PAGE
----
The Marker Lake is the site of a unique water and new construction project, called Marker Wadden. Sand, clay and silt from the lake are combined to form a new archipelago, improving the water quality and habitat for birds, fish, plants and shellfish. People also benefit from this nature reserve: the first and largest island will be accessible to nature lovers and water sports enthusiasts.
Photo: Tineke Dijkstra / Dutch Government
The IJsselmeer Closure Dam and Houtrib Dyke have cut off the lake from the sea and the rivers. This has disrupted the ecosystem and the bottom of the lake is now covered with a suffocating silt blanket. There is a lack of natural habitats for flora and fauna, such as banks, land-water transitions and shallow zones. This problem is found at more locations, both in the Netherlands and in the rest of the world. By removing the silt and putting it to good use, humans, nature and the economy all benefit.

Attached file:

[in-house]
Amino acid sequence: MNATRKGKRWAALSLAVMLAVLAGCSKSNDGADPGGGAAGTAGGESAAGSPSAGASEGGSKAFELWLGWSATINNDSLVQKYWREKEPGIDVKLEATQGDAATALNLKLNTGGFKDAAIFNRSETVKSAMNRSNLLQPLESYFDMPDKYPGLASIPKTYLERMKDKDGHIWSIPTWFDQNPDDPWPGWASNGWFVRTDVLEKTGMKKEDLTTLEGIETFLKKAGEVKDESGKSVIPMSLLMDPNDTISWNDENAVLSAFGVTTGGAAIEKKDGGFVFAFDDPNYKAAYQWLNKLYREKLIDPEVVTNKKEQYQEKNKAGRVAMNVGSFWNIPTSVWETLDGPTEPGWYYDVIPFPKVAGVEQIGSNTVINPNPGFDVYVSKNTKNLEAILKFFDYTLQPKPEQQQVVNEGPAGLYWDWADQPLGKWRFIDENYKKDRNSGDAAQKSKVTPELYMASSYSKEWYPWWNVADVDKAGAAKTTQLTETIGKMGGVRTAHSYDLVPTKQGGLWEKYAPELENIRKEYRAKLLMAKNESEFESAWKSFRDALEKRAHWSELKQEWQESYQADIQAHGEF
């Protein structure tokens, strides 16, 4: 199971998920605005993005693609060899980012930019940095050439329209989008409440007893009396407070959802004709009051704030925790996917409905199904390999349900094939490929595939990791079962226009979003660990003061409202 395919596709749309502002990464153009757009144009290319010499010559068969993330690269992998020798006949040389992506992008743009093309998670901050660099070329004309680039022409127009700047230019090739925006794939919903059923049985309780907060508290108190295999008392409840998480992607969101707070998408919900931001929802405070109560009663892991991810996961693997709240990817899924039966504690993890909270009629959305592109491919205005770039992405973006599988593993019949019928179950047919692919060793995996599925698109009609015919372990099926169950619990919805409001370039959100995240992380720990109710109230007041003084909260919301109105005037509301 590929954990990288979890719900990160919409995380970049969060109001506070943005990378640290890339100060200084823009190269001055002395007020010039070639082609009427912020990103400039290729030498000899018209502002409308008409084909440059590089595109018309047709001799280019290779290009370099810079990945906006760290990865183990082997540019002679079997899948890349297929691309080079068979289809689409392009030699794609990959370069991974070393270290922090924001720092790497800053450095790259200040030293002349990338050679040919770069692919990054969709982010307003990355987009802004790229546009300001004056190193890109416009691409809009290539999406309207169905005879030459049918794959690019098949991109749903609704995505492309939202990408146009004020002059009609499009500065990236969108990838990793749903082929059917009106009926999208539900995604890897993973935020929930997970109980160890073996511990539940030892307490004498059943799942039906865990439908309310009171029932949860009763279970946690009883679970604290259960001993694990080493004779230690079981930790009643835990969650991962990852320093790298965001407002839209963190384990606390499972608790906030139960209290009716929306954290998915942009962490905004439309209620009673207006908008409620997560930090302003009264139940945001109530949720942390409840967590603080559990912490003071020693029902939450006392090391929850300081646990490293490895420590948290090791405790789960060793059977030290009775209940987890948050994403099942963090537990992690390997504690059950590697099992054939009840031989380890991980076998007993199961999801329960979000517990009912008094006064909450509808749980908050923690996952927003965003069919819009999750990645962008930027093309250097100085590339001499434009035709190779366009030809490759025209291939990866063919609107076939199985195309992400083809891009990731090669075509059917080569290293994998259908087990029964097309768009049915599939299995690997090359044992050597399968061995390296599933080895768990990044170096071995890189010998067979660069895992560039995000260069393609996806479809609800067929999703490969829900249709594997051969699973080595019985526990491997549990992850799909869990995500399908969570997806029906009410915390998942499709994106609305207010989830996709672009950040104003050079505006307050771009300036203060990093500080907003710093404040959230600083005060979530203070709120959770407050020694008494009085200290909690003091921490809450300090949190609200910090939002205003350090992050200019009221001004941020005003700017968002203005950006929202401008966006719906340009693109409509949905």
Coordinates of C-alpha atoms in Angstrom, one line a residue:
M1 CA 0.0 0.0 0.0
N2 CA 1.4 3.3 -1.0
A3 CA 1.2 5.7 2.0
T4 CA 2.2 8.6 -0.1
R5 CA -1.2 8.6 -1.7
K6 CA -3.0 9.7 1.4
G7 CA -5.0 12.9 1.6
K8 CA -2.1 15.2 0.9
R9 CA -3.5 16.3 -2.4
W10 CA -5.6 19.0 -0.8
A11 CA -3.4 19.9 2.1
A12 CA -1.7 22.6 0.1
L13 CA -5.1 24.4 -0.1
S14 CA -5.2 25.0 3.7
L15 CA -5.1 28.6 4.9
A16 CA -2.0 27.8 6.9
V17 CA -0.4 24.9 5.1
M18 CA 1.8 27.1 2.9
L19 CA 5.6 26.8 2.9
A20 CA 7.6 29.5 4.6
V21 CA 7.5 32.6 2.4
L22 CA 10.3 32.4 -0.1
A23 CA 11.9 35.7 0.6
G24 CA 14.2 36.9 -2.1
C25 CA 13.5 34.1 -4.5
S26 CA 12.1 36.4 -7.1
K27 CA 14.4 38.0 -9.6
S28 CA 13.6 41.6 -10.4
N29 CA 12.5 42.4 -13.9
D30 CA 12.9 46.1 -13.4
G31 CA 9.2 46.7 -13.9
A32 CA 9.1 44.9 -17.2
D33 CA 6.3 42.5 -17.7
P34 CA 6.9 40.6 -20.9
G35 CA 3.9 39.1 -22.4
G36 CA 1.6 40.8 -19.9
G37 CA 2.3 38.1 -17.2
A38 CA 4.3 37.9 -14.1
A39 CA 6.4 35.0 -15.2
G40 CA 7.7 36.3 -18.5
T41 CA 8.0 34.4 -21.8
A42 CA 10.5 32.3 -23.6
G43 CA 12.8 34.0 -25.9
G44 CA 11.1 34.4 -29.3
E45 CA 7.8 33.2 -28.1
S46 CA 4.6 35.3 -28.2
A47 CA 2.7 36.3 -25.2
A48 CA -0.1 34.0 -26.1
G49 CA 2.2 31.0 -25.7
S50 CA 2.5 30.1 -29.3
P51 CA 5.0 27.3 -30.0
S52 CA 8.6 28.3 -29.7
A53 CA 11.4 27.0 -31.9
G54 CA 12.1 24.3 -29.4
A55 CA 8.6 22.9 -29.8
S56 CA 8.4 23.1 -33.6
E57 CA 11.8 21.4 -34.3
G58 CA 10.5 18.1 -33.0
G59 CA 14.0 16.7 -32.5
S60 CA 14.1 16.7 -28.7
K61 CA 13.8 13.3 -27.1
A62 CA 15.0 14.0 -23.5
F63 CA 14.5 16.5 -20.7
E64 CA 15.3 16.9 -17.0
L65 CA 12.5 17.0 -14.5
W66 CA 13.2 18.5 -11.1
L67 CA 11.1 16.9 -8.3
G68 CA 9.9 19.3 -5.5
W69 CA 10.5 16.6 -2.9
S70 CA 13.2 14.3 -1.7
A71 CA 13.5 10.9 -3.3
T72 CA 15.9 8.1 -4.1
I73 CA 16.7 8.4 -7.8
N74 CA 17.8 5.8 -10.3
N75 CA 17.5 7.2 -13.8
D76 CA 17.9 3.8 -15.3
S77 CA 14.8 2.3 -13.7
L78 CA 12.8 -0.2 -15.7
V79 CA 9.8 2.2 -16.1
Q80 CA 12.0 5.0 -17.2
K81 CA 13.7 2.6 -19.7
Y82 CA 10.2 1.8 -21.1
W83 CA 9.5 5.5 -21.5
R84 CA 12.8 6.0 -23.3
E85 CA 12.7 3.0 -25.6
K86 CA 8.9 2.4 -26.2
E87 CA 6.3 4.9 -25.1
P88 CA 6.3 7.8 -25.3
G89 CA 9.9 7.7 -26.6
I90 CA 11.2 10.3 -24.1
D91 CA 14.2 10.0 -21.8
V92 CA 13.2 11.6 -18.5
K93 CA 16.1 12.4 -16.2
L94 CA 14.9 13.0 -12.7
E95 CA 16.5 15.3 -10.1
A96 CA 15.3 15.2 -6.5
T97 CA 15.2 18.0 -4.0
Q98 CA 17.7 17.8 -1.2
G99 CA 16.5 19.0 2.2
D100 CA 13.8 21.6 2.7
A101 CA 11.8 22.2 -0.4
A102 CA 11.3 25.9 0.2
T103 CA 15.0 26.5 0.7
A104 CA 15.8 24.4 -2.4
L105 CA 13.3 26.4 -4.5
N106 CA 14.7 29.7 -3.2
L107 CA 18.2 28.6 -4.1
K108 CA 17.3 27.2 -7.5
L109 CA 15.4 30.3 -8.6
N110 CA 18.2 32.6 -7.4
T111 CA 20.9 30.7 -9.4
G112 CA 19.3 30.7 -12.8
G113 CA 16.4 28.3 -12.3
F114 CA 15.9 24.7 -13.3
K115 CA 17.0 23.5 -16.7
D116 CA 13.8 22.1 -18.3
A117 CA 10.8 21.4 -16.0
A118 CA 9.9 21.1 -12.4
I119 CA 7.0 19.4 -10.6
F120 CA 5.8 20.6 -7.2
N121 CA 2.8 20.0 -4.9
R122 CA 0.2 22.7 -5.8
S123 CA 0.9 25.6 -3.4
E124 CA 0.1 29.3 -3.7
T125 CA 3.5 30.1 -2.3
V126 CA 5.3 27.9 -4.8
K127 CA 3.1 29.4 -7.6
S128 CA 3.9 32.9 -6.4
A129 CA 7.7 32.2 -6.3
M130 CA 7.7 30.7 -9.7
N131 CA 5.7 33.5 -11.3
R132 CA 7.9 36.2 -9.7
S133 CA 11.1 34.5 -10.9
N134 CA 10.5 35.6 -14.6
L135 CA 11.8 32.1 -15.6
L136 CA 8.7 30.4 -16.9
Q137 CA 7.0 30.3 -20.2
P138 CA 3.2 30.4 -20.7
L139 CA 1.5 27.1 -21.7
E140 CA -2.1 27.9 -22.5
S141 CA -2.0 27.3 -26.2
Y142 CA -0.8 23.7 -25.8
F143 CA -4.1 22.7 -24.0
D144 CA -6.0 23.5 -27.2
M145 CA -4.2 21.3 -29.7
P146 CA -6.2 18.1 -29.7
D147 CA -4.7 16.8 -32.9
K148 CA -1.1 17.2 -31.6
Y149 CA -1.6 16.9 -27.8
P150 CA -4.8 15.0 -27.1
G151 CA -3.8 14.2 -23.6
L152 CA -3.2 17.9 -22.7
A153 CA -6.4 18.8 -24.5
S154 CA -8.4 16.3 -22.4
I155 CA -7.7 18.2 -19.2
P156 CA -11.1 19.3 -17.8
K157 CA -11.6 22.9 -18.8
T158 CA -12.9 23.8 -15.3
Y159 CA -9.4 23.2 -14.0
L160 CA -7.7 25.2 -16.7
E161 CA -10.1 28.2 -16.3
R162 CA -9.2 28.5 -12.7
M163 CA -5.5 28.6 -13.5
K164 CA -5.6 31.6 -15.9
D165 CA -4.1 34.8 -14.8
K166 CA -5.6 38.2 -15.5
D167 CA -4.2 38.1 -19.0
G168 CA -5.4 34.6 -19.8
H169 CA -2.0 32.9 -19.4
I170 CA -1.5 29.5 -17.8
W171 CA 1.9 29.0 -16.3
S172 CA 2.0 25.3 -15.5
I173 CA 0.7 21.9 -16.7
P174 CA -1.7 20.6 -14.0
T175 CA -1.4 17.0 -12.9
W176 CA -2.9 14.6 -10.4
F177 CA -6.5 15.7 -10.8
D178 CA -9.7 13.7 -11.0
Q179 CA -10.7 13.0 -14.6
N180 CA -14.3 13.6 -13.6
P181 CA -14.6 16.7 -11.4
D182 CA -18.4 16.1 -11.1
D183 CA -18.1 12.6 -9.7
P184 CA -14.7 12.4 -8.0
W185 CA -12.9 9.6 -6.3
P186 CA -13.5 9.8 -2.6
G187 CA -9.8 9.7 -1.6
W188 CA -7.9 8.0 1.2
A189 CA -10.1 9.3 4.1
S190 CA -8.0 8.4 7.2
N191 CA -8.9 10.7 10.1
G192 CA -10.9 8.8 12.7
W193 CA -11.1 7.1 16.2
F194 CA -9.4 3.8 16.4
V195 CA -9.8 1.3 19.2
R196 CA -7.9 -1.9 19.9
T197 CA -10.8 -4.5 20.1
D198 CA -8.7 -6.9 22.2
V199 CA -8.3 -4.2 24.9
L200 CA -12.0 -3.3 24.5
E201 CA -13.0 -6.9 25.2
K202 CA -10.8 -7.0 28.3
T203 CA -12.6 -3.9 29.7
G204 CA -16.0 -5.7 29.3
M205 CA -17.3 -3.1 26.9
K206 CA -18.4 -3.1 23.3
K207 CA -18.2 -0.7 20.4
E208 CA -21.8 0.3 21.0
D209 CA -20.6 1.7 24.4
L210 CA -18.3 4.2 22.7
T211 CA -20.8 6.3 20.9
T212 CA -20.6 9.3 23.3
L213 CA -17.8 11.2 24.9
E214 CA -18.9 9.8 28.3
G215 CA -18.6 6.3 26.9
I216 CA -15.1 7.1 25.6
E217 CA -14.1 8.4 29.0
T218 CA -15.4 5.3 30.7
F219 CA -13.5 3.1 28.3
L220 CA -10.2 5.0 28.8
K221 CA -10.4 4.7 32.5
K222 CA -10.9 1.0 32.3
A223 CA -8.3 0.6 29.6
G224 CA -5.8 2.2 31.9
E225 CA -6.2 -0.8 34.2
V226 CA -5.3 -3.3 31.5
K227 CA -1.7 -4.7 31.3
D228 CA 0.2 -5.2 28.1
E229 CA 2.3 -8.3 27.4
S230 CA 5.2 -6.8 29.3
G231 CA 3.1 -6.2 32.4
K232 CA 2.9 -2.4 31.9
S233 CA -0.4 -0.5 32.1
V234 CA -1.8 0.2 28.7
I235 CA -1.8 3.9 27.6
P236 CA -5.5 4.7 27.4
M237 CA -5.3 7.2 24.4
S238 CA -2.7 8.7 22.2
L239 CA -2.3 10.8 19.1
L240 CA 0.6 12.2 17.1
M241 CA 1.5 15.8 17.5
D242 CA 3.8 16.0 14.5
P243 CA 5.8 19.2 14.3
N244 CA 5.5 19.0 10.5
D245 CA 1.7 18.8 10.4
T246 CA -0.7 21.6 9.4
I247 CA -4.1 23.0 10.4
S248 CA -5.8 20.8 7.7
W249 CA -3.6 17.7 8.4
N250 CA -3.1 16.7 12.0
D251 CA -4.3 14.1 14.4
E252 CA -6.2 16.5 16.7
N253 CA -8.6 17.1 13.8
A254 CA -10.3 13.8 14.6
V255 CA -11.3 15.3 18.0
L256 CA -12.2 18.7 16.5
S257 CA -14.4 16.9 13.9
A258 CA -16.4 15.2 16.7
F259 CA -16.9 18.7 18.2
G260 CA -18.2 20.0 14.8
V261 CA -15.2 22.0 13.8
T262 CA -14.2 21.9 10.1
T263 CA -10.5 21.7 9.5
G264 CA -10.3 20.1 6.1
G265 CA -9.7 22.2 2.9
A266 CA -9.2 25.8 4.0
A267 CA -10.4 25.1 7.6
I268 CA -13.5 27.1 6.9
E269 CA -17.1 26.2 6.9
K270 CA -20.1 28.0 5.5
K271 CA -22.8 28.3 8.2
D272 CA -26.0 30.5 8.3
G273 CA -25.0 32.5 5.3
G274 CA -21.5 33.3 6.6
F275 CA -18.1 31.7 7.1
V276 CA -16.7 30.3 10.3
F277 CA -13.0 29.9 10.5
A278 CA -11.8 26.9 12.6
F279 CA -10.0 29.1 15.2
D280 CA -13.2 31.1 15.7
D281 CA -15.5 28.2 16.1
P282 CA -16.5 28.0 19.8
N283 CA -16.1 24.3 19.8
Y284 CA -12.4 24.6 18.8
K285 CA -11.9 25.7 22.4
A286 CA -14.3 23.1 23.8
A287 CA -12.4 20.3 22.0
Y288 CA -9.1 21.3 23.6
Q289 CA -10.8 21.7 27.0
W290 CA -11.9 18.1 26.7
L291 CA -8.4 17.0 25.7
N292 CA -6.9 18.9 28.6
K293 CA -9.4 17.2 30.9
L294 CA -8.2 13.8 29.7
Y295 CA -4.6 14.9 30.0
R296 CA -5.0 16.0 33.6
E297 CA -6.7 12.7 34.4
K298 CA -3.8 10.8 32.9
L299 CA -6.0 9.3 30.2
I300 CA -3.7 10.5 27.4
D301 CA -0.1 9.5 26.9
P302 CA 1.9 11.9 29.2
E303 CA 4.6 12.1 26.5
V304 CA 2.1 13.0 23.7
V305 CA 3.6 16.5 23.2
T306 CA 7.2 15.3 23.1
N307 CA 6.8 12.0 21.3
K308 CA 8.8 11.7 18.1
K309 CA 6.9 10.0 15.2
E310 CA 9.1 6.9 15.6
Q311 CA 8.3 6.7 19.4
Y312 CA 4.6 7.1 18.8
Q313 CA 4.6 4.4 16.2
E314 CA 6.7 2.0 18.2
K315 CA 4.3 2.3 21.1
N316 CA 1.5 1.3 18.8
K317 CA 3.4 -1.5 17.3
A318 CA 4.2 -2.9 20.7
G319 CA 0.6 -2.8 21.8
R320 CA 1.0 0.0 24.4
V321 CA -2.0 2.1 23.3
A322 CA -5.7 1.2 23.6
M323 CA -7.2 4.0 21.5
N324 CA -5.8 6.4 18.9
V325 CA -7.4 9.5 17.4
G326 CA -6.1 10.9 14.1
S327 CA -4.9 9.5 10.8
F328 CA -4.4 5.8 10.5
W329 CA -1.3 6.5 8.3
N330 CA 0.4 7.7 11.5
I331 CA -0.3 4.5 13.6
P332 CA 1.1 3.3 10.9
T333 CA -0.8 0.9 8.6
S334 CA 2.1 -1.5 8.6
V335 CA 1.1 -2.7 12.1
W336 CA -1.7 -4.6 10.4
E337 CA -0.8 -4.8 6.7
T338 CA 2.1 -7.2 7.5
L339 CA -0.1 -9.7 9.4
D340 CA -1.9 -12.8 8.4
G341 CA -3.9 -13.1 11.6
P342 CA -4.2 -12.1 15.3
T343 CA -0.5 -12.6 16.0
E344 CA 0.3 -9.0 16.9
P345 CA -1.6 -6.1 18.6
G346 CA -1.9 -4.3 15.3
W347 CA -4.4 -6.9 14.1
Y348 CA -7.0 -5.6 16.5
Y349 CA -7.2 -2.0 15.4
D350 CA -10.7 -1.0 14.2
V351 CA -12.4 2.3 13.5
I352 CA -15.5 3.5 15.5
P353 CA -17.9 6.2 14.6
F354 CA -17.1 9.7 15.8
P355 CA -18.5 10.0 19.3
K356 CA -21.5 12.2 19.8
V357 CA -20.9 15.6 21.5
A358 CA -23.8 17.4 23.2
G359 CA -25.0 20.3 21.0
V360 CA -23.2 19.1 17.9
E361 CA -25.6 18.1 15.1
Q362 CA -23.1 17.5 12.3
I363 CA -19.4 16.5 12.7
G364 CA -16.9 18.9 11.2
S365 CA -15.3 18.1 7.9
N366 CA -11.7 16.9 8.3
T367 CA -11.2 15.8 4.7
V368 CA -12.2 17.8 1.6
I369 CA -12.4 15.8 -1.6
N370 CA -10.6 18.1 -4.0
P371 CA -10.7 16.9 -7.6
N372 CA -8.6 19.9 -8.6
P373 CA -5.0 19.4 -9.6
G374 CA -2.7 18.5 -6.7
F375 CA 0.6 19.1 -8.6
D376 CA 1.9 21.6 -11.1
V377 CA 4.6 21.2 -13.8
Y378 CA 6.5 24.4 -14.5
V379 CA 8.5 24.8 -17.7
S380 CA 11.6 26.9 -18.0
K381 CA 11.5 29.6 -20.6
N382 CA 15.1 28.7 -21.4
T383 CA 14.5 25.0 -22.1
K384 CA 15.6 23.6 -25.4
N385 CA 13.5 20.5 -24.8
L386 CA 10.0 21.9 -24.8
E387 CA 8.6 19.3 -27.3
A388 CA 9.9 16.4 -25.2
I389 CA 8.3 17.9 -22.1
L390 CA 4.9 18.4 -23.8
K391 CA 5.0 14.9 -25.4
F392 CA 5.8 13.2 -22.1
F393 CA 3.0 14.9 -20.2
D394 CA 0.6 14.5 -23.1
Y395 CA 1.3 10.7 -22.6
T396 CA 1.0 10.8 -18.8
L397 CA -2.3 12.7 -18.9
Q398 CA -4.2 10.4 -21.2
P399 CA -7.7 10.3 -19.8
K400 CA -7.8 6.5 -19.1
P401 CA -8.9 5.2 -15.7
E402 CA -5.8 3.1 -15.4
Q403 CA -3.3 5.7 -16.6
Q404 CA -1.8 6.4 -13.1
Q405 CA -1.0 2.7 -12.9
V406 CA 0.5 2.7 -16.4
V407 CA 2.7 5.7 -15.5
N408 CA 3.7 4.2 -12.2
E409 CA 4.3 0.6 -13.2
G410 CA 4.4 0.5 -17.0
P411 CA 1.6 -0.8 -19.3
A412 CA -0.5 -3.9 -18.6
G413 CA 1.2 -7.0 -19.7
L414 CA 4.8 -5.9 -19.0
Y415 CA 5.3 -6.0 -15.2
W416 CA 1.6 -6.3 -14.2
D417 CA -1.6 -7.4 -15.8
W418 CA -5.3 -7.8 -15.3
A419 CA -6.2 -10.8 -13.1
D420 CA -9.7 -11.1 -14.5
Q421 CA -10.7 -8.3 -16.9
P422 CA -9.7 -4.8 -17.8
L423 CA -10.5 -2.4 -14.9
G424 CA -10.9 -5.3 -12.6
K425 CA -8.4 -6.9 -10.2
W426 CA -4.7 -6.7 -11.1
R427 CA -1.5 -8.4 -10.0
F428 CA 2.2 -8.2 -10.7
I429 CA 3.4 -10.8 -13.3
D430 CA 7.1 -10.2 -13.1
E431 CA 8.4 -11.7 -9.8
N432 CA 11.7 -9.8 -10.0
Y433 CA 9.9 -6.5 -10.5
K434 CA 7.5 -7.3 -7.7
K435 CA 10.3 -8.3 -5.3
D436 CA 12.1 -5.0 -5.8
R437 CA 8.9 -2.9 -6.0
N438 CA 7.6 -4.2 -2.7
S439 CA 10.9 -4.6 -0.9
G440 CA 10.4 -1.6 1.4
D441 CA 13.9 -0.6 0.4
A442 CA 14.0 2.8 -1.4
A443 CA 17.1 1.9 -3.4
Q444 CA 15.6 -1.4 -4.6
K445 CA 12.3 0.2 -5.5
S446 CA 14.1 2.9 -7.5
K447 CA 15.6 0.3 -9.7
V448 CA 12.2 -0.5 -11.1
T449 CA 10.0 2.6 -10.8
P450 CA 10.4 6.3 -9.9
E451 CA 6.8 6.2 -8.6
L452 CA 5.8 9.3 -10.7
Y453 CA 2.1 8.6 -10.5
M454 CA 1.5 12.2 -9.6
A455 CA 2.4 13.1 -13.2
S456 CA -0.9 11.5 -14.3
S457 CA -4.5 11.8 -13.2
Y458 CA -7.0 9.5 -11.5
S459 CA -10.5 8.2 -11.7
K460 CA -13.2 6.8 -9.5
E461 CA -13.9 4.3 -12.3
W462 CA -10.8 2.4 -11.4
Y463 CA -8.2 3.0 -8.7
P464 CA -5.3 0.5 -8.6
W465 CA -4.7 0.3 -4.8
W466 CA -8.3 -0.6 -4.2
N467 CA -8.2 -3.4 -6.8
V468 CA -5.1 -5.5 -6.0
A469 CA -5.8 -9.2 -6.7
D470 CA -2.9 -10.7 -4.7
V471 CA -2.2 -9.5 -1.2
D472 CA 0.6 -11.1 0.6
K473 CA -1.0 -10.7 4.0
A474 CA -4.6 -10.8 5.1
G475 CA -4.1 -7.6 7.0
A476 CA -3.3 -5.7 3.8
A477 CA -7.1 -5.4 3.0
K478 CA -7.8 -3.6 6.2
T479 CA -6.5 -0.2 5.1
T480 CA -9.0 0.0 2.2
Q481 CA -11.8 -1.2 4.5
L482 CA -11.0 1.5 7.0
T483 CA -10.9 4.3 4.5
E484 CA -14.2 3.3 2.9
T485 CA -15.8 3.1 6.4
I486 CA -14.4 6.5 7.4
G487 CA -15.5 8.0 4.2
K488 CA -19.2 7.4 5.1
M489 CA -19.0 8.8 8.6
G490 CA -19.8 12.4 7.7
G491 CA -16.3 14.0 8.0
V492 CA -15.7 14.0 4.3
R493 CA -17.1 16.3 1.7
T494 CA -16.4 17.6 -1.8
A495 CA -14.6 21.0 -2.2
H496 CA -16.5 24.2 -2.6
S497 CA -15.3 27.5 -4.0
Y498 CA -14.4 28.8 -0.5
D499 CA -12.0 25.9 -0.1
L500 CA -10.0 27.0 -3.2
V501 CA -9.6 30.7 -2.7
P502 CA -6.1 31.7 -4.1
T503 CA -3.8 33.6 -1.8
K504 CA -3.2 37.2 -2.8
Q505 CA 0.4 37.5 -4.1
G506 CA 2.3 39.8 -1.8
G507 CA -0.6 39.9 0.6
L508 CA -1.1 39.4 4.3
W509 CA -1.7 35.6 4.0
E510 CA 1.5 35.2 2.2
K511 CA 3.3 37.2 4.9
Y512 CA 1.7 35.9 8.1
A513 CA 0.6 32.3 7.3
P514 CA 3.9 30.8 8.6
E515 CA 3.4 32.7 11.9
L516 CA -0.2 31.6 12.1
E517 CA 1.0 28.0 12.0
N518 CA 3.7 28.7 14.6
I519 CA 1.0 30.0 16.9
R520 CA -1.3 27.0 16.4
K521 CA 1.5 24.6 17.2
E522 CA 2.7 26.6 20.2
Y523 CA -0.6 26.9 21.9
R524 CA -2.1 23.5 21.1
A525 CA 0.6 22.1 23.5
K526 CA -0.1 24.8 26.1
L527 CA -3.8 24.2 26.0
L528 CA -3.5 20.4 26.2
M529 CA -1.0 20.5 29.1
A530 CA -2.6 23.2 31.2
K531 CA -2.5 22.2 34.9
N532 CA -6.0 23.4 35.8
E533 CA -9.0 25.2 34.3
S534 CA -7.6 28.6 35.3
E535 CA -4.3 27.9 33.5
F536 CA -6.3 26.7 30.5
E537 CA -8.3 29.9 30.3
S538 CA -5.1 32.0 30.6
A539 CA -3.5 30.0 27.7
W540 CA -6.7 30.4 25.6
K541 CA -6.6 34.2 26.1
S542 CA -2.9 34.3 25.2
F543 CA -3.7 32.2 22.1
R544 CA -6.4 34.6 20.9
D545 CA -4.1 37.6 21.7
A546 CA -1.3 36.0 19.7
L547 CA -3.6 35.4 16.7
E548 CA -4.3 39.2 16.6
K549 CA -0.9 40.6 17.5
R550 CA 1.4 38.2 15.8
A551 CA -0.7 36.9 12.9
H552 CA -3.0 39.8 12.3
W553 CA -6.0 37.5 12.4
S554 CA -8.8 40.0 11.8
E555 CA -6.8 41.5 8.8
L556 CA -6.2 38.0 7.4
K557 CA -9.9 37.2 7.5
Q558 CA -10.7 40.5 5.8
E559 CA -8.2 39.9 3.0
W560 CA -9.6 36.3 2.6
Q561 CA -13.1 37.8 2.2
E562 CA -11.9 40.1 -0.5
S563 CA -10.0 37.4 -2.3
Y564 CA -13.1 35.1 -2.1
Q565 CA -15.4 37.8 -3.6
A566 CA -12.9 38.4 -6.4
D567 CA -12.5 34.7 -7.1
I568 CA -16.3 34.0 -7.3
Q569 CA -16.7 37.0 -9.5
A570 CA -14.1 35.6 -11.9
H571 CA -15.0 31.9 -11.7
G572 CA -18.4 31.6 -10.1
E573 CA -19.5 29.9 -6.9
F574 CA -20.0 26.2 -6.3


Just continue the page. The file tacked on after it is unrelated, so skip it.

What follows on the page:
During the development of Marker Wadden, a great deal of knowledge is gained about building with sand, clay and silt. This knowledge can be used for other purposes, such as dyke improvement, combating erosion or the construction of residential islands. The research focuses on three themes:
- Building with sediment: how to build a strong base for an island using thin silt or thin clay?
- Developing ecosystems: how can Marker Wadden contribute to increasing the food supply and food quality for birds and fish?
- From idea to construction and management: which steps are needed? How do you organise the decision-making process?
The first phase of Marker Wadden will be complete by 2022.
Watch the Marker Wadden video here.
If you would like to know more about Marker Wadden, please feel free to contact Wiegert Dulfer / email@example.com